Sunday, 13 February 2011

Employees and Contractors from Pfizer

Yesterday all the local MPs Roger Gale, Charlie Elphicke, Julian Brazier and myself met with staff and contractors in Sandwich. This was an extremely useful meeting, very good to be able to discuss with employees and contractors the issues that they face and to be able to update them on the work that is being done to secure their jobs into the future.

We will be holding a similar event in the next few weeks to ensure that staff and contractors know what is happening and can raise concerns that they have for their personal future or for the community as a whole. Please do pass this to anyone who is a Pfizer employee or who works on the site so that they can be in touch with us by email – or see notices on

What is crucial is that we have a united team working together to find a secure and sustainable future for the site and to retain this important employment in East Kent and with the determination of the local East Kent MPs and the support from government we are already taking some important steps to address these challenges.

We have been given the resources of the Department for Business Innovation and Skills with the personal attention of the Minister David Willetts and the Secretary of State Vince Cable, who have established a taskforce, chaired by Paul Carter, to secure investment for the site and stabilise local jobs and skills. As part of that Taskforce I am totally focused on ensuing that the jobs stay in East Kent, that the world class site is used to its potential and that other parts of the site are regenerated to ensure a long term future for research and other activities in East Kent.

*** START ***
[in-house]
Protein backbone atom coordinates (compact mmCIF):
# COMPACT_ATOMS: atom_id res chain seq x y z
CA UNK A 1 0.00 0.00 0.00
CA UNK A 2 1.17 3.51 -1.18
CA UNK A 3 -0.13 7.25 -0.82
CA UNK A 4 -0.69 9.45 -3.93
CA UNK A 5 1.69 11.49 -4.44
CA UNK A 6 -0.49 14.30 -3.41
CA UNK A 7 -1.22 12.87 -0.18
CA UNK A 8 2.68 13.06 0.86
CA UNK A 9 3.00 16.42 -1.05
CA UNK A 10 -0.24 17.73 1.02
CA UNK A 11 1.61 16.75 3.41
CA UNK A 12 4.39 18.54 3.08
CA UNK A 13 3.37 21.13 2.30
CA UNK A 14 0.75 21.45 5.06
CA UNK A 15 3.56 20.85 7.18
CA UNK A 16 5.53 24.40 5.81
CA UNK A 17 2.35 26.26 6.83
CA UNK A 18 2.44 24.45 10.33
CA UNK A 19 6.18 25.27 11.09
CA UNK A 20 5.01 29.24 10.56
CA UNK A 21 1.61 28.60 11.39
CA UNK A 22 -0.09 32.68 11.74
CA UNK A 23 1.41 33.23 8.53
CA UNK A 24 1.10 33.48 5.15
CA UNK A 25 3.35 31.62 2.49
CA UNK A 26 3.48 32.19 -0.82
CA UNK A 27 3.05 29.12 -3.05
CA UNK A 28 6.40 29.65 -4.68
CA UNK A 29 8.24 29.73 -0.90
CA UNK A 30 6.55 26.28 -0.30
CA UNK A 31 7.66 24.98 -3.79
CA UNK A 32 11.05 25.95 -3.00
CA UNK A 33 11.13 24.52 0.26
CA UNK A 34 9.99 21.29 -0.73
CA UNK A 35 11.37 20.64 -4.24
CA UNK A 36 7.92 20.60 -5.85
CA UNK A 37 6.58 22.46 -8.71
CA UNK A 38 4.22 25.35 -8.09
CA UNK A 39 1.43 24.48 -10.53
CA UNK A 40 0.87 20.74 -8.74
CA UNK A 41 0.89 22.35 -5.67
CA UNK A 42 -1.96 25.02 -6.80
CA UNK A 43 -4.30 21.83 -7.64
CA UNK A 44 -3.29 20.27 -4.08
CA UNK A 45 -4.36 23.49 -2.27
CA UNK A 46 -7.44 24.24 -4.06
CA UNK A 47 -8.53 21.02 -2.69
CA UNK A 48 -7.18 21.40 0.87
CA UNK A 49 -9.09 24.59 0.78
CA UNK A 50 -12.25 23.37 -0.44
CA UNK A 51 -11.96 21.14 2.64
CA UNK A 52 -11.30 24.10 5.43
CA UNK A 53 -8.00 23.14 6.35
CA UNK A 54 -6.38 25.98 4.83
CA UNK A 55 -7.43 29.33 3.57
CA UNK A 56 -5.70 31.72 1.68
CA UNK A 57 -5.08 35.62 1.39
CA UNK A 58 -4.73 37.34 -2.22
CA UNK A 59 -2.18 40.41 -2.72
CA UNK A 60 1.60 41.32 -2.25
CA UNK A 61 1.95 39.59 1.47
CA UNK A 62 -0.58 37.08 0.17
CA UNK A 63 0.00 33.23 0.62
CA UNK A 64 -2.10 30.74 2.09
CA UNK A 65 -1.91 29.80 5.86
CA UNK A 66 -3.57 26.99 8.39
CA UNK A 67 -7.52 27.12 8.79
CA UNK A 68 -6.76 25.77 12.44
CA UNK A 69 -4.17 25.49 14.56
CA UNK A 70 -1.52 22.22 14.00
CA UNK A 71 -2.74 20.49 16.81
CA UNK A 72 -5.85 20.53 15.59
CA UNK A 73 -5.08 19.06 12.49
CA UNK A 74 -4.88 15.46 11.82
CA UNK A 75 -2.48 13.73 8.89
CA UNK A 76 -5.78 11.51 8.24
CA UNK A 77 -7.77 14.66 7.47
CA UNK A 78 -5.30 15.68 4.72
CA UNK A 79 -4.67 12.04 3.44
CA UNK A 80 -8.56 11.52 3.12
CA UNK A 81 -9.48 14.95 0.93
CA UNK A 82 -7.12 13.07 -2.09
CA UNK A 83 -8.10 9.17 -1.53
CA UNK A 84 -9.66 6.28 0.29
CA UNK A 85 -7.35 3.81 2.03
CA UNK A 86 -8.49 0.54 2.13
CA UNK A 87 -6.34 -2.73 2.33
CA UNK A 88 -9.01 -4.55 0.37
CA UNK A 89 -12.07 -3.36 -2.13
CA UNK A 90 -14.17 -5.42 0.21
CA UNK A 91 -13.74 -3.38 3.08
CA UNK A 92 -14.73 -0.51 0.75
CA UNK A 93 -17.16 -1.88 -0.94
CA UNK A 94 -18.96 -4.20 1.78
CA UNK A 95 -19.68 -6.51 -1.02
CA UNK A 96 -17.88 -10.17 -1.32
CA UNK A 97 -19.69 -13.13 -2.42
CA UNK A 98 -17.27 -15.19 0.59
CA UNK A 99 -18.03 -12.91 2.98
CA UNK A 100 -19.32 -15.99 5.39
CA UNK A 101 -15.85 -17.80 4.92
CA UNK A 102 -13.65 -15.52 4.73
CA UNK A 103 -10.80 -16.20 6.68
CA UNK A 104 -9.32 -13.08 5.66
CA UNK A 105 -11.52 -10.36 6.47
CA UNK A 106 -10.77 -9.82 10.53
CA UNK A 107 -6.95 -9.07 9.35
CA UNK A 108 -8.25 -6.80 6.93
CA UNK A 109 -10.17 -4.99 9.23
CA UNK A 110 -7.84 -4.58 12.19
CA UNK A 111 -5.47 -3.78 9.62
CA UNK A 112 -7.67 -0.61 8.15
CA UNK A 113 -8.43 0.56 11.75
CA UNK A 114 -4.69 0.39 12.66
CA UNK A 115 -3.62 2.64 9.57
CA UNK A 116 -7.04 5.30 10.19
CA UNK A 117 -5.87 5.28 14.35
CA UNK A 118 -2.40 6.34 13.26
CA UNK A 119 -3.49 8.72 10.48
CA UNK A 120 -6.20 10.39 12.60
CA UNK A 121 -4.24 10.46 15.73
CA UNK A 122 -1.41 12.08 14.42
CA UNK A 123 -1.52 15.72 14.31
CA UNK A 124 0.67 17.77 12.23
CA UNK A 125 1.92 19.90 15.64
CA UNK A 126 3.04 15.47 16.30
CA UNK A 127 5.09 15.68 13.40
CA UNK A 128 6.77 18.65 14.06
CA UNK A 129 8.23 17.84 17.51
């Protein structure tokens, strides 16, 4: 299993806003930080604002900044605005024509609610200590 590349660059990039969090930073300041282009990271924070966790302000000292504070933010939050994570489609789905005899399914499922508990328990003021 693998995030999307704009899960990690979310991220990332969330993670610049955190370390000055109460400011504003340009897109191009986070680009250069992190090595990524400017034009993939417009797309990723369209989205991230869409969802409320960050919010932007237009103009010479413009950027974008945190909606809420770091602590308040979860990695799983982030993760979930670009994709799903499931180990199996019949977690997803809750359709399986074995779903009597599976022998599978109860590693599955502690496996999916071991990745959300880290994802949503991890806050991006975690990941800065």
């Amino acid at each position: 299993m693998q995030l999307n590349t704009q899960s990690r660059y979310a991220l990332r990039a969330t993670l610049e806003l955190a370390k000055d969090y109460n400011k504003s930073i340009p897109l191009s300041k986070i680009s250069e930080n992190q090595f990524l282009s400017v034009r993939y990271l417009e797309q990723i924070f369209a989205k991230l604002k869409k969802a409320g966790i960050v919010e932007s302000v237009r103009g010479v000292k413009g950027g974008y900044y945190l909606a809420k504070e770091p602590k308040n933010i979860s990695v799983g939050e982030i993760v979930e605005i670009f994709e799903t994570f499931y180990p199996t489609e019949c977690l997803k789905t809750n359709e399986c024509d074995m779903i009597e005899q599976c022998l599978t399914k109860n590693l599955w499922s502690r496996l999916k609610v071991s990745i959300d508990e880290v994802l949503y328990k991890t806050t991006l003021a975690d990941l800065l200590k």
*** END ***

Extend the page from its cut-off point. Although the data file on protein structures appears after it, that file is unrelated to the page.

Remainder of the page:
Earlier in the week, the Minister for Science joined me for a meeting with Pfizer. The company knows that they have an important commitment to the community, to their staff and to the future of the site. But it is ultimately the quality of the staff that matter, the skills that we are so proud of, the role that each of our constituents play in the wider community and their families who attend our schools and use our high streets. I urge existing Pfizer staff to wait for some of these exciting new developments to come to fruition before dusting off their CVs. These last few long days have shown me that our staff and the site are of importance to more than just the local community – we have a national asset.


  1. If you are going to regenerate the Pfizer site into a science park and encourage investment, transport links must be improved. To stabilise local jobs and skills you will need to encourage businesses from outside the area possibly international. Business and science parks which have achieved this have had good transport links and although the road network has had some improvement rail has had none.